Thursday, October 26, 2006

Herndon's All-American Bosnians

Herndon seniors Ermin Mujezinovic and Adin Kavazovic left Bosnia and became All-American distance runners.
October 25, 2006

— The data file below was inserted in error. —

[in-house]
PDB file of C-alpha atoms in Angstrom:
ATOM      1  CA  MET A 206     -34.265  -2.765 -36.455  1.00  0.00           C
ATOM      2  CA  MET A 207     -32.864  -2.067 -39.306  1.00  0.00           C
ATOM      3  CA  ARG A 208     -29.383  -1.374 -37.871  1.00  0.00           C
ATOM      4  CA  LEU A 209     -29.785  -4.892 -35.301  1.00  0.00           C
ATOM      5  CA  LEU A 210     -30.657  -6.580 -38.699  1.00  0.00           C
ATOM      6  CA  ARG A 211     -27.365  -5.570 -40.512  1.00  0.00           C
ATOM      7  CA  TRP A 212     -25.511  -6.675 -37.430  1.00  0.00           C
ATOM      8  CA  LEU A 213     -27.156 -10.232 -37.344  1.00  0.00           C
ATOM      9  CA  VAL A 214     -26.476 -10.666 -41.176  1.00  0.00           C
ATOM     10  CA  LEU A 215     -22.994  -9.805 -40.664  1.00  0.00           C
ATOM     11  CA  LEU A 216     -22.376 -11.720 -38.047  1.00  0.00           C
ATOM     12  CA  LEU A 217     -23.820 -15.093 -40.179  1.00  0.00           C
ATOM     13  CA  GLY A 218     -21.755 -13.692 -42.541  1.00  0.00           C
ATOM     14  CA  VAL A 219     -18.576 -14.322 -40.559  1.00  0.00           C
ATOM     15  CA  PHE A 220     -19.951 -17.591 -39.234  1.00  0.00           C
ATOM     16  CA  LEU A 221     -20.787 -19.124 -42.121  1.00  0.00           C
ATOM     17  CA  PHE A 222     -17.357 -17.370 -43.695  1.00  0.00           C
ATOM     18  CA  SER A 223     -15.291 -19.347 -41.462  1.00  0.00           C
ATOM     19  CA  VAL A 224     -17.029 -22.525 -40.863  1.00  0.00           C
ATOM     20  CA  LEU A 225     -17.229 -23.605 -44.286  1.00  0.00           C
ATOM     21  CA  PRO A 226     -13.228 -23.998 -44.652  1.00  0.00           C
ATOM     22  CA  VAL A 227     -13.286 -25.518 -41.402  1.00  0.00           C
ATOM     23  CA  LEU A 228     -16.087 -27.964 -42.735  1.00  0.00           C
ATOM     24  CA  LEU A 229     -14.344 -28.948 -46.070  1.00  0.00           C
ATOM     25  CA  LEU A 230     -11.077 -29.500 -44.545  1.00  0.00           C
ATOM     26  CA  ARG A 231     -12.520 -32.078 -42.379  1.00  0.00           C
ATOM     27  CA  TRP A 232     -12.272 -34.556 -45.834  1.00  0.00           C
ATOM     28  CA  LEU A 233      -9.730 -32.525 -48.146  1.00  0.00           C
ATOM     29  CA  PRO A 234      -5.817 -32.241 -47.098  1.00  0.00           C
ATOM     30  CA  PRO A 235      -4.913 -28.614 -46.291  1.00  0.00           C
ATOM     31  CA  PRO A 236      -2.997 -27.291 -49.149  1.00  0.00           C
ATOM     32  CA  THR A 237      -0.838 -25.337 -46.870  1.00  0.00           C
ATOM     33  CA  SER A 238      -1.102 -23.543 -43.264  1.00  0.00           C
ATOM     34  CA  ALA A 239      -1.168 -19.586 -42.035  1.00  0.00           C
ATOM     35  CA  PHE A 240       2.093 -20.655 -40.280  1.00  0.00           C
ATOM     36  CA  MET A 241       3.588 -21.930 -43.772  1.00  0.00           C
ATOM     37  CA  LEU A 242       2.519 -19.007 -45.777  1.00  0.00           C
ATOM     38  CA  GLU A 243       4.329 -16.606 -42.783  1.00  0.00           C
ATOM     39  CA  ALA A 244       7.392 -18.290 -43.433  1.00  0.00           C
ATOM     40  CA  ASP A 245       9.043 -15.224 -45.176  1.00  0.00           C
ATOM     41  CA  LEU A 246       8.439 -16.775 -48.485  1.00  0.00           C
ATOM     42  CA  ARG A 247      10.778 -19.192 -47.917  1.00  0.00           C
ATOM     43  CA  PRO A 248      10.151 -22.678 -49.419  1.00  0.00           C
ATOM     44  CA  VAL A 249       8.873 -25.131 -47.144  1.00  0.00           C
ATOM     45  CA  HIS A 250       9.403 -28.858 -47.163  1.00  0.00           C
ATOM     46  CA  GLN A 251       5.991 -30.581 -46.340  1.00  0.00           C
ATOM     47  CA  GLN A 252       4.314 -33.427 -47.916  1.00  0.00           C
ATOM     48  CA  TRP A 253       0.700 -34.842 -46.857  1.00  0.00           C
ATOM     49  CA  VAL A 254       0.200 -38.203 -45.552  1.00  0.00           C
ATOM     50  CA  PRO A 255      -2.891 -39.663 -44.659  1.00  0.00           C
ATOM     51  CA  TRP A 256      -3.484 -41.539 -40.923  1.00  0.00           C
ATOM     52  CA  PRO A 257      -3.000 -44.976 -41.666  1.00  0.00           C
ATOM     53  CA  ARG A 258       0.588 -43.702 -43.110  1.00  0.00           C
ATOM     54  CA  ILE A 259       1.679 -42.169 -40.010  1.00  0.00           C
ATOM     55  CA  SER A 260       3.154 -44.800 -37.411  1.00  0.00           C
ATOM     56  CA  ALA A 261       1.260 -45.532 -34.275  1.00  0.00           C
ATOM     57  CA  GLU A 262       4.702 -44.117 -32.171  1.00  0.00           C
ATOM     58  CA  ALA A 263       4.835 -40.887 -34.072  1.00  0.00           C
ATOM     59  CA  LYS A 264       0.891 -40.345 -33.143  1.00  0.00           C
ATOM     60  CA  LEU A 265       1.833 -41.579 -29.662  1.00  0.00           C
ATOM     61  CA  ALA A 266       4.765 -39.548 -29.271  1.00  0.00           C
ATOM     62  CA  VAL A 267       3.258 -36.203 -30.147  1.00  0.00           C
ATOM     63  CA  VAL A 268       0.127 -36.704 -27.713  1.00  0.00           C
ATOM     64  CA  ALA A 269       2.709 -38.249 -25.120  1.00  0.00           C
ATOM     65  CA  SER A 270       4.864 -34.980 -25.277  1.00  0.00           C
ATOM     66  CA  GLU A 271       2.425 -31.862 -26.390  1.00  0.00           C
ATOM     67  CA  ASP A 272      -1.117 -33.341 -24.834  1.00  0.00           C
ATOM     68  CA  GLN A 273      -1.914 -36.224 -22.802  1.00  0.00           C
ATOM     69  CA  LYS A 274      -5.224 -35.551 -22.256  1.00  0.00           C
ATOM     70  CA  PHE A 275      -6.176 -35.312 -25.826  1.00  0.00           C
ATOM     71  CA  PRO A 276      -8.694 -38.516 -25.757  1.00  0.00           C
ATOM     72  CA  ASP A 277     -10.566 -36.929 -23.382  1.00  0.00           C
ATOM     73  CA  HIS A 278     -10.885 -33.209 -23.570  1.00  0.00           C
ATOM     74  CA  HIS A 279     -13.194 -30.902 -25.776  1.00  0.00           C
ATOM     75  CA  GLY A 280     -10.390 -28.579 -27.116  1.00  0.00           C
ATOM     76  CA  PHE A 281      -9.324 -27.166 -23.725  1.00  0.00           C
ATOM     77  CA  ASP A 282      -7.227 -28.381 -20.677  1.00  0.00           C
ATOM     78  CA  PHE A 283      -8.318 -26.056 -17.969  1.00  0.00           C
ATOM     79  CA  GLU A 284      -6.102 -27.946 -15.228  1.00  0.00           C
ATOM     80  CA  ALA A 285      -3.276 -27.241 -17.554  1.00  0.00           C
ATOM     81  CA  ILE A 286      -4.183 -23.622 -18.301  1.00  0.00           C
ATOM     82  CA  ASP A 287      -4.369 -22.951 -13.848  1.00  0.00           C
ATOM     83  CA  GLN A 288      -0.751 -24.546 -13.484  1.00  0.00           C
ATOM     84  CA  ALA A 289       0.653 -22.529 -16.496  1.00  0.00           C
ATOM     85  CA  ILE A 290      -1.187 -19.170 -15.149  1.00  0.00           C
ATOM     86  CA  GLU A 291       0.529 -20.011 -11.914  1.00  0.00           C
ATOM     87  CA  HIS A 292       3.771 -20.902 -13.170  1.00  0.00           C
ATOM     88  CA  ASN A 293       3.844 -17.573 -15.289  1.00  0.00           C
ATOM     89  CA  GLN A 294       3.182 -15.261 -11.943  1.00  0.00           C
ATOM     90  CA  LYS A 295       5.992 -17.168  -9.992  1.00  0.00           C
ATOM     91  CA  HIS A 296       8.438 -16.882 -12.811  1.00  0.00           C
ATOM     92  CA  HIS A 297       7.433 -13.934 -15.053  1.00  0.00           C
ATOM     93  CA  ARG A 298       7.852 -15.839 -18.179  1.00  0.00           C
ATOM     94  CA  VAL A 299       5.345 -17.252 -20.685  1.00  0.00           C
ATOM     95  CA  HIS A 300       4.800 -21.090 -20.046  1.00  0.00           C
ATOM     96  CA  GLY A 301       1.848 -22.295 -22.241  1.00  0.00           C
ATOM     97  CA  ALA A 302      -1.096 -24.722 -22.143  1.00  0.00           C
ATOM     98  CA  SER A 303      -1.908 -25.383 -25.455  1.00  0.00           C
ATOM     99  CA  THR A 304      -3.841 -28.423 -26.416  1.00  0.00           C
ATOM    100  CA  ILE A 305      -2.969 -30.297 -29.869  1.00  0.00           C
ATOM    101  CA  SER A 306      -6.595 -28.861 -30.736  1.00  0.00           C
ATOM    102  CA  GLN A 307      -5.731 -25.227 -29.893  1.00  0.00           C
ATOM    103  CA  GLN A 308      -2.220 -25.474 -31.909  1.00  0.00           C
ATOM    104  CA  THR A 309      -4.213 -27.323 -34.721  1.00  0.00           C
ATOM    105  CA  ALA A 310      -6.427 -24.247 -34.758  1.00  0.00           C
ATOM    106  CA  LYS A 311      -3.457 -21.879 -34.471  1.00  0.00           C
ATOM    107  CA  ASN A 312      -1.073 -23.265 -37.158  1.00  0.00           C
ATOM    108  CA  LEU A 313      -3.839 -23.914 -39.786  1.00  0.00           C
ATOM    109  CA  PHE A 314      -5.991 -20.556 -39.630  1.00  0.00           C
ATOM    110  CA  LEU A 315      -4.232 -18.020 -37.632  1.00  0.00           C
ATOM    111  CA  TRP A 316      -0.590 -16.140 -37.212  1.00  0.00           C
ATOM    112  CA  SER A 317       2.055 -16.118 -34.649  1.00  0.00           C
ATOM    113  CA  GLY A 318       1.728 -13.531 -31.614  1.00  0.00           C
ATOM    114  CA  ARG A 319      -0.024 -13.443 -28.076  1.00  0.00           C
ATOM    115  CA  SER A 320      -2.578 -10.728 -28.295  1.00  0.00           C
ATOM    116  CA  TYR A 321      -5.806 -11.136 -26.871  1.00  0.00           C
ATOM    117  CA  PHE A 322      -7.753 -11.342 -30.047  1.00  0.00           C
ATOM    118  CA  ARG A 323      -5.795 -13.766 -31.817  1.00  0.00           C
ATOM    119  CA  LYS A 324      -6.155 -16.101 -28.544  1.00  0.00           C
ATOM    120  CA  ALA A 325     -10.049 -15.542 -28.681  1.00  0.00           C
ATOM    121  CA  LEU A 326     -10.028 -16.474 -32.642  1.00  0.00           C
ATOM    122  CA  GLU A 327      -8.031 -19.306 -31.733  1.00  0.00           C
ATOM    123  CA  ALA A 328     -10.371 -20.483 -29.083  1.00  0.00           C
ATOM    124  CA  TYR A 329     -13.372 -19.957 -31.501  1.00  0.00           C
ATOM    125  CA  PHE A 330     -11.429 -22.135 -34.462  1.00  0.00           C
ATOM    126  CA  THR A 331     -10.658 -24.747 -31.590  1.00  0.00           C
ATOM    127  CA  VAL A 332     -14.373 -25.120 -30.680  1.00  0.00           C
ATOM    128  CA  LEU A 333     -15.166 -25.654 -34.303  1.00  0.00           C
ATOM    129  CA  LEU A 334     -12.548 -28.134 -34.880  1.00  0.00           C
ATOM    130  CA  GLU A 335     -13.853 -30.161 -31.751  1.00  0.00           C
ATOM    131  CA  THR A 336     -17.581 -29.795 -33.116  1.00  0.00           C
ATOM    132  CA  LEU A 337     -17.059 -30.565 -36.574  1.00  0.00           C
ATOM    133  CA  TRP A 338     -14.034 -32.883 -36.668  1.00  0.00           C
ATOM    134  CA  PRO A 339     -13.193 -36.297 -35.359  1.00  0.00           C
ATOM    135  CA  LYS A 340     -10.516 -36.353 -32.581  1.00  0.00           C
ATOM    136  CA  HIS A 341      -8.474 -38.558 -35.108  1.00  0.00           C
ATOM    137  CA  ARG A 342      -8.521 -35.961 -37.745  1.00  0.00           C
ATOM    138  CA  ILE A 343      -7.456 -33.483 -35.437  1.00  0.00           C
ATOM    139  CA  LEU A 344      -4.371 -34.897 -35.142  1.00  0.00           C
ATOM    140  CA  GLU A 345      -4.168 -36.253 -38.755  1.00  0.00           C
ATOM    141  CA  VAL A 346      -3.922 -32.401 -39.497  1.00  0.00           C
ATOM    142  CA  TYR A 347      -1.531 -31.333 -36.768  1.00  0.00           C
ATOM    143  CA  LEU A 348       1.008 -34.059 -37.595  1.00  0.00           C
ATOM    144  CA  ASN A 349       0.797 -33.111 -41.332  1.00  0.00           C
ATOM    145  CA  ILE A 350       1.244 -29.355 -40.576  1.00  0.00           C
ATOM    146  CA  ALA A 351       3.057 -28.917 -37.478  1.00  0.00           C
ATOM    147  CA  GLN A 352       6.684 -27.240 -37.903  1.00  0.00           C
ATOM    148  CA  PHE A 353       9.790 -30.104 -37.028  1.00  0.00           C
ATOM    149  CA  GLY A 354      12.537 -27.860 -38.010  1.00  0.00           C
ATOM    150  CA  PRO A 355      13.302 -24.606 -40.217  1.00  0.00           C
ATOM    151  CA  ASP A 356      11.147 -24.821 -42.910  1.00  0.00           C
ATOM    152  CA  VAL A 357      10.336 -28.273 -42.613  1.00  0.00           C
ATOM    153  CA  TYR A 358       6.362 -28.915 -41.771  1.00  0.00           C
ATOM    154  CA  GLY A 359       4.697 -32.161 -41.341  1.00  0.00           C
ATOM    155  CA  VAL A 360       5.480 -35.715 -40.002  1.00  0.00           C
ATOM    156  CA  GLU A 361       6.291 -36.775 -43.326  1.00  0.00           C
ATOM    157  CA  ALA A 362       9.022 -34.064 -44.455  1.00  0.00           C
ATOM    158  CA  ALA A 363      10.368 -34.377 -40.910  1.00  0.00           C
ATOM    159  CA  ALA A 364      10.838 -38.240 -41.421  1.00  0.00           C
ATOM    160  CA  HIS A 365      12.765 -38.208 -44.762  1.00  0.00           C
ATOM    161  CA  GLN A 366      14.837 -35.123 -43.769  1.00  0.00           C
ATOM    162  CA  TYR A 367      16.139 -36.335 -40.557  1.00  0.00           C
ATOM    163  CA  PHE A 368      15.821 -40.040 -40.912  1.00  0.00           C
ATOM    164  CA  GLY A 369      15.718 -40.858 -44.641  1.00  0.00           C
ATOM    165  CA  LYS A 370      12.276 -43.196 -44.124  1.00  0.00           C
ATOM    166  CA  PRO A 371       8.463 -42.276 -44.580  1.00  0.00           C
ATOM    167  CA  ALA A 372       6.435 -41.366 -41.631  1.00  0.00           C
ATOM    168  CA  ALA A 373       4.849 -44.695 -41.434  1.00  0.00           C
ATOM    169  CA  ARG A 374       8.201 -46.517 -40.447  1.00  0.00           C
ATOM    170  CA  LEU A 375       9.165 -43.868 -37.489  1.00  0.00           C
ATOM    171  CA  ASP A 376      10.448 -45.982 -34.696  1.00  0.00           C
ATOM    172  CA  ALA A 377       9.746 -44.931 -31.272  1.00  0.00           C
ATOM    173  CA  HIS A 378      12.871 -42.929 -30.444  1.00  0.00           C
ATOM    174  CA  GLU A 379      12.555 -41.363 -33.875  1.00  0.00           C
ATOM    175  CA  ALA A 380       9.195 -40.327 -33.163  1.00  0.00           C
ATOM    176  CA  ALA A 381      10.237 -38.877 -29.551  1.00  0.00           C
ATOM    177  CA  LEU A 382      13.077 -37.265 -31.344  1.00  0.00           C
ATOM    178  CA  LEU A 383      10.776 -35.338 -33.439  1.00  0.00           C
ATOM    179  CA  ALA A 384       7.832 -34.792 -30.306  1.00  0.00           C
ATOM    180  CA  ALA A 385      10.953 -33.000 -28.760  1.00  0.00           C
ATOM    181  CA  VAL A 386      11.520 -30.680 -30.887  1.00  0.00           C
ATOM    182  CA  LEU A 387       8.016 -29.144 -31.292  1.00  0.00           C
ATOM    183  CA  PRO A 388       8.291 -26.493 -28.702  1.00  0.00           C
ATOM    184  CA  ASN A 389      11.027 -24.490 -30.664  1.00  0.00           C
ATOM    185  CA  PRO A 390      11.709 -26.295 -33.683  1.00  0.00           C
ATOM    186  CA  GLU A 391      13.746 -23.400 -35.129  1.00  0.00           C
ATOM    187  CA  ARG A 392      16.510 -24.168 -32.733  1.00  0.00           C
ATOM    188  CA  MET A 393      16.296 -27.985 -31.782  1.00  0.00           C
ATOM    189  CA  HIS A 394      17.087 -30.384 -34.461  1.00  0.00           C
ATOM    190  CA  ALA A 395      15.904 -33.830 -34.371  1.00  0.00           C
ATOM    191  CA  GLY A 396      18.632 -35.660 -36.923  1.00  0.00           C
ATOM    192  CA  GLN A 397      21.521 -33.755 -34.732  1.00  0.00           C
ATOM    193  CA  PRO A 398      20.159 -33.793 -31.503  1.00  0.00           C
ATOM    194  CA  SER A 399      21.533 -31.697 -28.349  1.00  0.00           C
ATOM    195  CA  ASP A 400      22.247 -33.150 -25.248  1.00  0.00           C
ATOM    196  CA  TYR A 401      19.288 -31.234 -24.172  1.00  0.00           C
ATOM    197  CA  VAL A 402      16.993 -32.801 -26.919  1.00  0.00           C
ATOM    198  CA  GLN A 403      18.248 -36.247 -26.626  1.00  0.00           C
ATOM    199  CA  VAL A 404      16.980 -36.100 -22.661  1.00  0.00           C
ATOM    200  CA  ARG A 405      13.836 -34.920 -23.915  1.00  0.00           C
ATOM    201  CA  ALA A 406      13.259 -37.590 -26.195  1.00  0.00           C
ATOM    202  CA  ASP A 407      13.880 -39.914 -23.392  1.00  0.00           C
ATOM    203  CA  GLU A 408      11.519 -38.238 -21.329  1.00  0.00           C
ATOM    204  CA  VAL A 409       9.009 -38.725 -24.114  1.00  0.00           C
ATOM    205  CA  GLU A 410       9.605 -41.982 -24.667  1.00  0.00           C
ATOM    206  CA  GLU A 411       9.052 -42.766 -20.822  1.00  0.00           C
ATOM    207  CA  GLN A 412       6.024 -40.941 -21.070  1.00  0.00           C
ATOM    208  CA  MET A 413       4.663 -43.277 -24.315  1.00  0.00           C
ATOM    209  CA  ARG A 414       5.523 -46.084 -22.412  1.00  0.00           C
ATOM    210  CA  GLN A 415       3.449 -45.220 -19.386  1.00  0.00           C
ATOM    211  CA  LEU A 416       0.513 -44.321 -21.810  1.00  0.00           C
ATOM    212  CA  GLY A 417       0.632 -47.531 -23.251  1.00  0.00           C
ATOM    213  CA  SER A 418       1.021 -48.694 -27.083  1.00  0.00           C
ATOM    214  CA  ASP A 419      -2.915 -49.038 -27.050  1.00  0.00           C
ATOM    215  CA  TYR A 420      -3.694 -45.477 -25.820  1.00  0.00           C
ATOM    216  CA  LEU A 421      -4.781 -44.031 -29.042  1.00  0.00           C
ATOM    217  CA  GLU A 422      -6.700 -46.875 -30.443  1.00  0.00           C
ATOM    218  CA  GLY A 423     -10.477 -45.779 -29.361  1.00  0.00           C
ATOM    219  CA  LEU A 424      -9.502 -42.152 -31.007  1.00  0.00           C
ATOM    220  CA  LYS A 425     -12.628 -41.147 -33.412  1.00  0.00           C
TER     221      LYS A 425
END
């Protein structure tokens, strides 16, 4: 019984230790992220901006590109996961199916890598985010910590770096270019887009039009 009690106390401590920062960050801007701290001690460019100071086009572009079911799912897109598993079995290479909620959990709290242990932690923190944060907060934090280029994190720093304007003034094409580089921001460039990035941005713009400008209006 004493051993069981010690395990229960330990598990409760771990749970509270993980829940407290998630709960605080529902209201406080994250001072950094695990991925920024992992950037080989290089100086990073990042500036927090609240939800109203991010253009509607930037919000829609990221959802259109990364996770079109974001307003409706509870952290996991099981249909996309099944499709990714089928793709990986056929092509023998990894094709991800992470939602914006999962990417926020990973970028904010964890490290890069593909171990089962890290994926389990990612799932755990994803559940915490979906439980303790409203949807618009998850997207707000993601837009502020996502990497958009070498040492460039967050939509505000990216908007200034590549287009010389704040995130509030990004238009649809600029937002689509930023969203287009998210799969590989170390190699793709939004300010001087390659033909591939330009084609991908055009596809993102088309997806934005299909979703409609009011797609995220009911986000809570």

Herndon High School senior Adin Kavazovic was 10 years old when he picked up his first rifle. Ermin Mujezinovic, also a Herndon senior, was eight years old when the grenade he was playing with in his grandfather’s backyard malfunctioned and a minor explosion buried shrapnel into his face.“I was bleeding so bad. Those pieces stayed in my face for so long,” said Mujezinovic.Standing on Herndon High School’s track, the 18-year-old cousins recount their journey from their birthplace, Vitez, Bosnia, and how it is that they have come to help Herndon coach Peter Sherry’s cross-country team become one of the top teams in the state. They try to explain how the country’s civil war, which raged from 1992 through 1995 and claimed a reported 250,000 lives, put them among the millions of refugees by the time they were barely teenagers. They try to explain their hatred for Serbs through quick jokes and laughs. They try to explain how the war changed the lives of their family members and took the lives of some of their friends. It’s different over there, they try to explain.“You can go outside your house and just start shooting,” said Kavazovic.Just a few years removed from war-torn Bosnia, Kavazovic and Mujezinovic — who run with Herndon's cross-country and track teams — helped Herndon’s Distance Medley Relay (DMR) team climb to a sixth place national ranking last season. Their athletic achievements have given them something that most of their American classmates take for granted — a chance. They have gone from future freedom fighters to All-American distance runners and in Wednesday’s Concorde District Cross Country Meet at Burke Lake Park, the seniors will look to make good on the chance to take Herndon to the top of the district.“When you consider it, here everyone gets a chance. But where we come from no one gets a chance; you have to fight for that chance,” said Mujezinovic, who along with his cousin gained All-American status after their DMR team took sixth at the National Track and Field Tournament in Greensboro, N.C. last June.The DMR team took third at the Penn Relays “Which is significant in that it is the most prestigious high school relay meet in the country/world,” said Sherry.